They shoot him, and throw his body into the water.
The season finale asks us to ponder where these characters began back in the season premiere. Big Pussy started the season pleading with Tony to let him back into the gang after his unexplained disappearance. He ends the season pleading with Tony “not in the face, alright?”
Likewise, Tony began season two trying to get back in Dr. Melfi’s good graces. In their final therapy session, Tony remains at an extreme disconnect, completely rejecting his opportunities to change and grow. Melfi knows that something heavy is weighing on Tony’s conscious (and it’s not the fact that his mother was arrested for possessing stolen airline tickets). However, he’ll never admit to her — or anyone — that he killed his best friend. He exits the session/season acting as a faux-happy wanderer, blissfully singing Buddy Holly down the hall.
Season two’s final sequence mirrors its first — another elegant montage depicting a poetic passage of time. The sequence covers much of the same ground as its predecessor: life goes on. But instead of watching the characters settle into monotonous routines to the tune of Frank Sinatra’s “It Was a Very Good Year,” we get to see how the mob’s activities have an unknowing, far-reaching influence (backed by the yearning notes of The Rolling Stones’ “Thru and Thru”).
From foreigners selling phony calling cards on the city streets, to down-luck junkies at Teittleman’s rundown hotel; from Davey Scatino packing up and moving to Vegas, to the ocean waves crashing ominously on the shore — Tony’s mere existence has affected them all.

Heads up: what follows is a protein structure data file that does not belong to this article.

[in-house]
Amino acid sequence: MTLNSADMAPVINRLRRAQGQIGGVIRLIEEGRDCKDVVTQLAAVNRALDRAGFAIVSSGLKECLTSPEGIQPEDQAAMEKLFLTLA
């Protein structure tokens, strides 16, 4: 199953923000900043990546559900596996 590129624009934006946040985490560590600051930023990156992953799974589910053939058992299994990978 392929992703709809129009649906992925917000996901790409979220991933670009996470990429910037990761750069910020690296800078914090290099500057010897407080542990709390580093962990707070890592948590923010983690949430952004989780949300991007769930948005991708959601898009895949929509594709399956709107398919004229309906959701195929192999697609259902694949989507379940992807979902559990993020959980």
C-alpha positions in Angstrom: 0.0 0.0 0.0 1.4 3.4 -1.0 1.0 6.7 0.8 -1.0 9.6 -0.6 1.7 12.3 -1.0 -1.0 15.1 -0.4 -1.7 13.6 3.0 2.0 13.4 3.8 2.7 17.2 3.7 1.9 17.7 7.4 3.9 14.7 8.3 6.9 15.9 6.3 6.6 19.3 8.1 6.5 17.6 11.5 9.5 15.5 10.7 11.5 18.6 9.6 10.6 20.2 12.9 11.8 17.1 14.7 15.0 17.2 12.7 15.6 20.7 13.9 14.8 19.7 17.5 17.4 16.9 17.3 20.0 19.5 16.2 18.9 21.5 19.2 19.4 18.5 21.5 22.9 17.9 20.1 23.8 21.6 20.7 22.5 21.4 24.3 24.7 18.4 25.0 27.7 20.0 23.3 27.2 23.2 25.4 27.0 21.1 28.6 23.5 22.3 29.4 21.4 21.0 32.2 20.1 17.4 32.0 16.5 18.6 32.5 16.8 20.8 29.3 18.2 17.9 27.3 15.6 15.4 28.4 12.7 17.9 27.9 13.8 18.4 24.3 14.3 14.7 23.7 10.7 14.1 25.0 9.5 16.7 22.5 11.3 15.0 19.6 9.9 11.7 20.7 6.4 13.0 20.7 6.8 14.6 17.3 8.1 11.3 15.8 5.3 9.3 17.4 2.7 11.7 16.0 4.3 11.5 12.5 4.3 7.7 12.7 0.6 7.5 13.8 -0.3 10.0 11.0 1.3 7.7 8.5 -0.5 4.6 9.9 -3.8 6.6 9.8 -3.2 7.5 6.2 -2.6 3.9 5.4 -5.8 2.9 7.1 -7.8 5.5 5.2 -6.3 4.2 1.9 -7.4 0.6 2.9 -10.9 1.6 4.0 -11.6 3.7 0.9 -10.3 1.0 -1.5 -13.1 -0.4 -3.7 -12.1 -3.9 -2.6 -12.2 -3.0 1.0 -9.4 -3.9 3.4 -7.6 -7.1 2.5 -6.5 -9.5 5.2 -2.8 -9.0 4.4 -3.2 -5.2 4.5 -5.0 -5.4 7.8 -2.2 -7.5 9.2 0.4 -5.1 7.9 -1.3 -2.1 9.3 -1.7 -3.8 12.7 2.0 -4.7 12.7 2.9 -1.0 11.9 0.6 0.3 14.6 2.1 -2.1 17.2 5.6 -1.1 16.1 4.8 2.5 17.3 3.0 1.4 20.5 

And so season two ends with Tony Soprano standing alone in his living room, puffing on a cigar in tormented solitude, while his two Families celebrate his daughter’s graduation all around him. Season one ended on a hopeful tone: “Remember the good times.” Season two ends with a solitary Tony contemplating the dark times ahead.
For all its meandering “nothing happens” nature, season two of The Sopranos ends with an assured, ambiguous bang. It’s a turning point in the show’s trajectory, signaling a forthcoming era of doom, darkness and bloodshed just around the corner.
As for the here and now, “Funhouse” features a stellar combination of surrealism and gritty realism that makes the episode the greatest season finale in the series’ run.
- Voodoo Lounge, released in 1994, isn’t one of my favorite Rolling Stones albums, but the repeated use of Keith Richards’ “Thru and Thru” — a powerful, reverberating electroacoustic ballad — adds a great deal to the episode’s overall effect.
- Tony’s bout of food poisoning stems from eating at an Indian restaurant and then eating seafood from Nuovo Vesuvio’s later that night. Artie Bucco deflects blames to the Indian food, but the true culprit isn’t clear.
- Similar to Adriana’s fateful car drive with Silvio in “Long Term Parking,” Tony has a wishful dream that he is back at home (Meadow announces she has chosen Columbia, and Tony announces he has bought a new boat), only to wake up back in the car with Big Pussy and Silvio on the way to the marina.
- Elsewhere in the episode, future developments for season three are being set up — Tony gives Livia stolen airline tickets, the feds crack down and Christopher will soon be getting his stripes.
- “Funhouse” was written by David Chase and Todd A. Kessler, and directed by John Patterson.
FAMOUS LAST WORDS
- “You passed me over for promotion, Ton. You knew.”
- “These guys on either side of me … They’re asleep.”
- “Why are you making me do this, you fat fucking miserable piece of shit?”
- “I had a dream I fucked your brains out. Right on that desk. You loved it.”
- “My friends don’t judge me. And fuck them if they do. I’ll cut them off.”